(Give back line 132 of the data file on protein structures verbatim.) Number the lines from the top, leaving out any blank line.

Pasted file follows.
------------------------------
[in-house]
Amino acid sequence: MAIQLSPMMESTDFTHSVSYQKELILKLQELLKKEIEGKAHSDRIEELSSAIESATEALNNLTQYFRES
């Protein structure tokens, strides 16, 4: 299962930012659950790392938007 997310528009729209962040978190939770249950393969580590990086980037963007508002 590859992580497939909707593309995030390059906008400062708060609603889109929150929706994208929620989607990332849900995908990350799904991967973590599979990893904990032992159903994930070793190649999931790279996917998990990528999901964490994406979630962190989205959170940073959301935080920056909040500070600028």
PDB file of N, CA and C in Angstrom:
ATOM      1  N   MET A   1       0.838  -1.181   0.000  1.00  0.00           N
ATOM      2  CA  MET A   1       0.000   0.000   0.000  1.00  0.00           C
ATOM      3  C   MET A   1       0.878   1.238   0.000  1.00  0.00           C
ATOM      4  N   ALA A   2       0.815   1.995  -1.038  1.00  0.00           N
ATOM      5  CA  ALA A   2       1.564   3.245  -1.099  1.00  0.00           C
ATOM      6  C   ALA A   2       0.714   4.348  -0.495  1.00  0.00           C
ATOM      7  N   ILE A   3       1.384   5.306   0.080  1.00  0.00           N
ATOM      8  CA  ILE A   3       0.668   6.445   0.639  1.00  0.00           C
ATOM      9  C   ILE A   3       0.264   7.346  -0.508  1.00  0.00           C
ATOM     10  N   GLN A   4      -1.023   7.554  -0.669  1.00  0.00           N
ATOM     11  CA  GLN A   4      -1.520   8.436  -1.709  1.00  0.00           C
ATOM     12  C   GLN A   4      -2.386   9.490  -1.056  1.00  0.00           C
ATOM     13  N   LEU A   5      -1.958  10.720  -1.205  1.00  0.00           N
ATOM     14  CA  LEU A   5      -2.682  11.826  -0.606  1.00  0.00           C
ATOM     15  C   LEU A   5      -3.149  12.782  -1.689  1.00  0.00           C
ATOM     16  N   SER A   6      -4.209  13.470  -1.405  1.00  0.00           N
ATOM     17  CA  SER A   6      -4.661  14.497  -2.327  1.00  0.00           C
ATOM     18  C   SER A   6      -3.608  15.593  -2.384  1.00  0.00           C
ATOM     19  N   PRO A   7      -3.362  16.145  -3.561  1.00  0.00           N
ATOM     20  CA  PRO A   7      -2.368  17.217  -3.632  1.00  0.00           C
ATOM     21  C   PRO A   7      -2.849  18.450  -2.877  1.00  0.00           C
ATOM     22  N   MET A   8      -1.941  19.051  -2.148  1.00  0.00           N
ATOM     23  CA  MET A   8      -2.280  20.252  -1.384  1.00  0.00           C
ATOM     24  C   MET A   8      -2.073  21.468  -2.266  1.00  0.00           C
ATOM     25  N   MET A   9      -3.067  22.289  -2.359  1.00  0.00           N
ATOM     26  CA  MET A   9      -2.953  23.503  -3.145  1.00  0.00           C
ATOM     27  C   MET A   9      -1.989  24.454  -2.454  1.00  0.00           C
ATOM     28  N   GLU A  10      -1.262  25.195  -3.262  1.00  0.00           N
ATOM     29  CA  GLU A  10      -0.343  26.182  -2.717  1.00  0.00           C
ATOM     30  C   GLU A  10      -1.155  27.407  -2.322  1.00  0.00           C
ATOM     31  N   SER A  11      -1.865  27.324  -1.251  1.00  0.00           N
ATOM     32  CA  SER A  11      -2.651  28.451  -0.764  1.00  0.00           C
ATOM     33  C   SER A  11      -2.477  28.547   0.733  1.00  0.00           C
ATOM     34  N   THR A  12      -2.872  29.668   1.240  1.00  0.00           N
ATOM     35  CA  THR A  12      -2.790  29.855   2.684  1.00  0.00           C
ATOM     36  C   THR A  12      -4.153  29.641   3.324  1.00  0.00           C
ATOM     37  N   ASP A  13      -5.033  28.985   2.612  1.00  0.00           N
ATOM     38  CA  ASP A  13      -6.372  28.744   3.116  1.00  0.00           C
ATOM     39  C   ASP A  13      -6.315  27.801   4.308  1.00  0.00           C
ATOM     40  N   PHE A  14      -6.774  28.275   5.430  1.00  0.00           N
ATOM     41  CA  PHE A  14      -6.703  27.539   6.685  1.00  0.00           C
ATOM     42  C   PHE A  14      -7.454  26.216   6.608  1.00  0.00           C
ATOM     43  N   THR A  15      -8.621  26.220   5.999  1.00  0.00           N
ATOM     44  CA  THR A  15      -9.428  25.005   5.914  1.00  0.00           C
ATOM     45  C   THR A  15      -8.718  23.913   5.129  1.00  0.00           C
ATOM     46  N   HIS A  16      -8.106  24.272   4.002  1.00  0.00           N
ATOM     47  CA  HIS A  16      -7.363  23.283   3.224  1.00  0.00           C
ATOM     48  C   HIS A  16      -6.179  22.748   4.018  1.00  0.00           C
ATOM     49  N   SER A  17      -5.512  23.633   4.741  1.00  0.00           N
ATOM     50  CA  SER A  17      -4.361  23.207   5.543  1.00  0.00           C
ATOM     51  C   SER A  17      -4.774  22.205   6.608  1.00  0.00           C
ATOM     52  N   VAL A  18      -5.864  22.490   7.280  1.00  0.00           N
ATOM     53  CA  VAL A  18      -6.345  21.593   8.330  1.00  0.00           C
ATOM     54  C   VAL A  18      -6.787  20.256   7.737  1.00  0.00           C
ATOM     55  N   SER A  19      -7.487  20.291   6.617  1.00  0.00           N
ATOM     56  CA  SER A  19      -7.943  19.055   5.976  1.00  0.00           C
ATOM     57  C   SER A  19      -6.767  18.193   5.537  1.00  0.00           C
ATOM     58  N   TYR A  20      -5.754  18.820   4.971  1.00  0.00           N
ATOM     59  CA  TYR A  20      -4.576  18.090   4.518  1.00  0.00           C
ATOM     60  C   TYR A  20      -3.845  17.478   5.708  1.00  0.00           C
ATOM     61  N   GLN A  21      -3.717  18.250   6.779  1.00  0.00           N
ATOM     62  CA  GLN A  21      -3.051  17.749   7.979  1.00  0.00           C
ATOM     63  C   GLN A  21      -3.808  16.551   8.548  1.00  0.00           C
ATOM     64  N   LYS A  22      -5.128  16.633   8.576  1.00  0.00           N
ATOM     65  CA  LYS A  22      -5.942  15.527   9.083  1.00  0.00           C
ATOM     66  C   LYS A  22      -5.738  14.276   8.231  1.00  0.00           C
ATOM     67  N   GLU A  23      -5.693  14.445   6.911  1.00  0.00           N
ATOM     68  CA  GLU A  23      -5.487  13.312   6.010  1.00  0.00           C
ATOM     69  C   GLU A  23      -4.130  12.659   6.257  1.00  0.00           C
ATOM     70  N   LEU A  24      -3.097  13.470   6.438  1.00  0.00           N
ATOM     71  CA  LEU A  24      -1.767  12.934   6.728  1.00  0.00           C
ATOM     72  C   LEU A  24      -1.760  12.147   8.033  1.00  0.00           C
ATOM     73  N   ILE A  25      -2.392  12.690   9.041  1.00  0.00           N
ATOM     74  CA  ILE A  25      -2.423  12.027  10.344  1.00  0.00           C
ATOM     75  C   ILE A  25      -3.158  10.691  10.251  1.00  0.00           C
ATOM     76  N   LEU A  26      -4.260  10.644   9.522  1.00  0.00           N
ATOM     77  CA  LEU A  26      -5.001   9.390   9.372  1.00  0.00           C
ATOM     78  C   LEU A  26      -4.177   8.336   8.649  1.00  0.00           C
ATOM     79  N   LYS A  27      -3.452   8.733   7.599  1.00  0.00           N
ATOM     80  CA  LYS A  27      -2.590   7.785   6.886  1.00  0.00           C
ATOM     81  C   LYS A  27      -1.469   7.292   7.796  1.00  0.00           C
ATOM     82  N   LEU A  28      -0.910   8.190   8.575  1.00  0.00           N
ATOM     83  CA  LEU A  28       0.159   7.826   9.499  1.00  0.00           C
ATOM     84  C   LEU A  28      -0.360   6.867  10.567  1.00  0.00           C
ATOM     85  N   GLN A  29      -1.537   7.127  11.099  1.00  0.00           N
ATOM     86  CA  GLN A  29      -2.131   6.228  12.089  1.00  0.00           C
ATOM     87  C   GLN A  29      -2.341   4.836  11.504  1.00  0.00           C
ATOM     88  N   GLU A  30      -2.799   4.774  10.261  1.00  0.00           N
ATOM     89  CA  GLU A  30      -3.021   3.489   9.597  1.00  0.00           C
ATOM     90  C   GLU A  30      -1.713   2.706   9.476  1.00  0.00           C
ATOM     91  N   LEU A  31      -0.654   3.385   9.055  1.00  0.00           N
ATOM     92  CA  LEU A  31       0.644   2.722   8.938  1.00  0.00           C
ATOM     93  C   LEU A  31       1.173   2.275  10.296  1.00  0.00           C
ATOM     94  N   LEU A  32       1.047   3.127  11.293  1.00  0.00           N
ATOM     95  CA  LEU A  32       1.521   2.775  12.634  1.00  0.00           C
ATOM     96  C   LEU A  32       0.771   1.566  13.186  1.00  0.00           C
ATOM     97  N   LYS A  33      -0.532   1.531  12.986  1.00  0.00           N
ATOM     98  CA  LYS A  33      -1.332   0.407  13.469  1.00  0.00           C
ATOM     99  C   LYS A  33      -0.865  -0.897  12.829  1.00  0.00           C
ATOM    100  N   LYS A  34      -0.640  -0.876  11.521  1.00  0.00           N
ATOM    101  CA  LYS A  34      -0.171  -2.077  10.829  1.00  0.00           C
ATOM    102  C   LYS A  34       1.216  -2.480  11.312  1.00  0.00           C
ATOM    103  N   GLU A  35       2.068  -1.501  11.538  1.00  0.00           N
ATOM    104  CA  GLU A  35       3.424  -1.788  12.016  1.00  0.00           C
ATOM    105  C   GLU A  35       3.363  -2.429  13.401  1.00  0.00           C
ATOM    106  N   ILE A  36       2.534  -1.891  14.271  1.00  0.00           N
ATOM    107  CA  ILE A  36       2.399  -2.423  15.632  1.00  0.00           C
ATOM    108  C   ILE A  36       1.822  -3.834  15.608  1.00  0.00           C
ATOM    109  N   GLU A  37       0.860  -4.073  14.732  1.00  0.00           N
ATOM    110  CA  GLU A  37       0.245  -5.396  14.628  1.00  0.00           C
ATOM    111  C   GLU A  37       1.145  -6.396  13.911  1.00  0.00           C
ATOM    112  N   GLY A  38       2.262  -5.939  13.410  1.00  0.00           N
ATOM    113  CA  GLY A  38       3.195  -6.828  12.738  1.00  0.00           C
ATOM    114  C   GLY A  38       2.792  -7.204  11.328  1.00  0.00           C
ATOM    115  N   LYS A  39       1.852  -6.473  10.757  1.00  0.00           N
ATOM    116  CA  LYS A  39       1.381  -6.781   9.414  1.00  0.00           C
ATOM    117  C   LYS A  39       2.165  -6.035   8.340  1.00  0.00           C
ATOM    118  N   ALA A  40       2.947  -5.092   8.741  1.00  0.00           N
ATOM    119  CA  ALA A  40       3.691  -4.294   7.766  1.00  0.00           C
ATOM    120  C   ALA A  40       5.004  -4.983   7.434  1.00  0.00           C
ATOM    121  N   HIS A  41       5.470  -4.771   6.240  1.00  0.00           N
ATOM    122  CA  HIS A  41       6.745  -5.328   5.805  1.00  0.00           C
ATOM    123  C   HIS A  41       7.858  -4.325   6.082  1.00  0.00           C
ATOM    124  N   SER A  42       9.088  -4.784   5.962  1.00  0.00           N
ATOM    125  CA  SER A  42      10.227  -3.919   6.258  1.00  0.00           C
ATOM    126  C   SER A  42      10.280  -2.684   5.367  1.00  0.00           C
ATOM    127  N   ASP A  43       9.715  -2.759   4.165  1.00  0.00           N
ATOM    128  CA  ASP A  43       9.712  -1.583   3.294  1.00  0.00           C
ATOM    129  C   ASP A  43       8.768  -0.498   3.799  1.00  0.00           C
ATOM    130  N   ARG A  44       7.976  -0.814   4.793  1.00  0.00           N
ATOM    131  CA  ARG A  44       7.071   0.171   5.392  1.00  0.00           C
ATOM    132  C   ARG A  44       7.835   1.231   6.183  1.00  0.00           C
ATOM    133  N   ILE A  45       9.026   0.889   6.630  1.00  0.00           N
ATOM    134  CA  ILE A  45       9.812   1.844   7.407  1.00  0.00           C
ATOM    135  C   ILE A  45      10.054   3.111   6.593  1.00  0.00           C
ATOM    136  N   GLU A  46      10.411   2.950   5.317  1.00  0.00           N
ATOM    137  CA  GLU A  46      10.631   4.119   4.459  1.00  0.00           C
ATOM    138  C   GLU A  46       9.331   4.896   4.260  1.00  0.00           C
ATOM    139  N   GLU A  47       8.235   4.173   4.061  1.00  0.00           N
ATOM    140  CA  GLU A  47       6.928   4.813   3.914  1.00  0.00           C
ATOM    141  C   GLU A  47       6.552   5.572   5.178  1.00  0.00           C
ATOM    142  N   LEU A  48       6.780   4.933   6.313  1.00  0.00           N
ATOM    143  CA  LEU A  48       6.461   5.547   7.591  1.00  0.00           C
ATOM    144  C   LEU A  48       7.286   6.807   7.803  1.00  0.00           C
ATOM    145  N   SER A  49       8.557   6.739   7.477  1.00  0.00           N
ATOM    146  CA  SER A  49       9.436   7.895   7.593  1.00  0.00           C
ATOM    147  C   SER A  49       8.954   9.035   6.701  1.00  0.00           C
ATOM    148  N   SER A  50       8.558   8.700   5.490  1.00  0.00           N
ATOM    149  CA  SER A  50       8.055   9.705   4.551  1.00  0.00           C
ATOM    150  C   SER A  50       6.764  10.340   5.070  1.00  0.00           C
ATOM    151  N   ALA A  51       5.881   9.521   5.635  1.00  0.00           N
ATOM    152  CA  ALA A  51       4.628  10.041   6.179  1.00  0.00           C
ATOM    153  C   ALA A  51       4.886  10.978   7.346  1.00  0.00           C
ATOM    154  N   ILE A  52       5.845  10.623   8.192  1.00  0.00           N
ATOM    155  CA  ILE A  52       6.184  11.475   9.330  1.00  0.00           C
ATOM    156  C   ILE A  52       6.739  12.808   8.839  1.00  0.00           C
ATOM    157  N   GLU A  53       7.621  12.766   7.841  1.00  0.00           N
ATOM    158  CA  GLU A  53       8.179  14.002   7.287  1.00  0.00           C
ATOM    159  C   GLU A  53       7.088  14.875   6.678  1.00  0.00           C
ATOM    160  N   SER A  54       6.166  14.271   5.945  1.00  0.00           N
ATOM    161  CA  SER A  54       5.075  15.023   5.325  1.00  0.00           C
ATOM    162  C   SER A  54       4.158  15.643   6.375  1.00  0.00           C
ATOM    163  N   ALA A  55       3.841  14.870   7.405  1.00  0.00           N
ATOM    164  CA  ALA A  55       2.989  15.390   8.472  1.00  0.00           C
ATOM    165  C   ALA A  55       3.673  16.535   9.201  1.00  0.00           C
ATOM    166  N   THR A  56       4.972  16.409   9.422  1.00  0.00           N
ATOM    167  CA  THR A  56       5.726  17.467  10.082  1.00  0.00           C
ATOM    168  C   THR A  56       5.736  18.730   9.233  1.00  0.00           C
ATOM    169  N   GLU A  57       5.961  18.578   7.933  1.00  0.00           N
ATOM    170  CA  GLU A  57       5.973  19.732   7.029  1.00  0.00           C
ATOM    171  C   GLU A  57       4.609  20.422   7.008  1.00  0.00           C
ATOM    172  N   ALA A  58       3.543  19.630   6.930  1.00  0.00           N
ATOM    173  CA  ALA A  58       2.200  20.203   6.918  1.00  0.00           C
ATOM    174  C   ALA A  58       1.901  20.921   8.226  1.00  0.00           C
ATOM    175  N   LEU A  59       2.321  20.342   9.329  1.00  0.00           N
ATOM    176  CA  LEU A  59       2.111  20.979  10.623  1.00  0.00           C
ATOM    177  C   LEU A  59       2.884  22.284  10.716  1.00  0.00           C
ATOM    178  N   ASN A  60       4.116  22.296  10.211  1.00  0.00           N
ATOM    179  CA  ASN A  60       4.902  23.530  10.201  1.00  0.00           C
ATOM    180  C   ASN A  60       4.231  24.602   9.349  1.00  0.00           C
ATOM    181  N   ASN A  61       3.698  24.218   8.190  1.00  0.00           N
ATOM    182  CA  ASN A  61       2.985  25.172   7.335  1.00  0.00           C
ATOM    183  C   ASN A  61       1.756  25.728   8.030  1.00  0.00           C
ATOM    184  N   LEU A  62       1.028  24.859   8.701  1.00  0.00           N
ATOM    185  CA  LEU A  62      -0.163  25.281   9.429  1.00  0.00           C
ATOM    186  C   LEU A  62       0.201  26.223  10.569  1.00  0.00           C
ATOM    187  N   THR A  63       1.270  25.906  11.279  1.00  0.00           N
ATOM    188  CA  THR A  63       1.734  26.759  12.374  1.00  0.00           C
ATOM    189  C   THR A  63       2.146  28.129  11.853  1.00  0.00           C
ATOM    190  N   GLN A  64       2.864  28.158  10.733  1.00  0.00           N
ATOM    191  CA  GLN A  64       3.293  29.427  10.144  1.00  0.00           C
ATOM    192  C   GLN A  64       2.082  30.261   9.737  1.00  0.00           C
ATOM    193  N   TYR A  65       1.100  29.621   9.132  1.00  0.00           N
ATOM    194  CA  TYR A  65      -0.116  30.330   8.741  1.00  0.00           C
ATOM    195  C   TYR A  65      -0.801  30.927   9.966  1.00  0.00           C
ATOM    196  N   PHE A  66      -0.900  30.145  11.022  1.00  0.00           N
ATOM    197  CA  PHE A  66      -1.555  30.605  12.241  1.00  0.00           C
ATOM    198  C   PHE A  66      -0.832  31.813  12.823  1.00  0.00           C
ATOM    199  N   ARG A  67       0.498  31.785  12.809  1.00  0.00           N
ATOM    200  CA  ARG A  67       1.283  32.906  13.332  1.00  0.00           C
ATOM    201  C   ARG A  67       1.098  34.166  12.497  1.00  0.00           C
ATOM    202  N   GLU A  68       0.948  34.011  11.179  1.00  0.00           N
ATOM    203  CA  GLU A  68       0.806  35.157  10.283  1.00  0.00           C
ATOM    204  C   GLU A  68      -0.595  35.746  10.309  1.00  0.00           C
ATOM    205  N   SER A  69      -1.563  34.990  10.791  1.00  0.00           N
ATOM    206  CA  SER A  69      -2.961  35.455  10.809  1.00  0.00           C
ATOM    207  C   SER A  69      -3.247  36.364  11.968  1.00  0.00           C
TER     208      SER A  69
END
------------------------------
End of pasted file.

ATOM    128  CA  ASP A  43       9.712  -1.583   3.294  1.00  0.00           C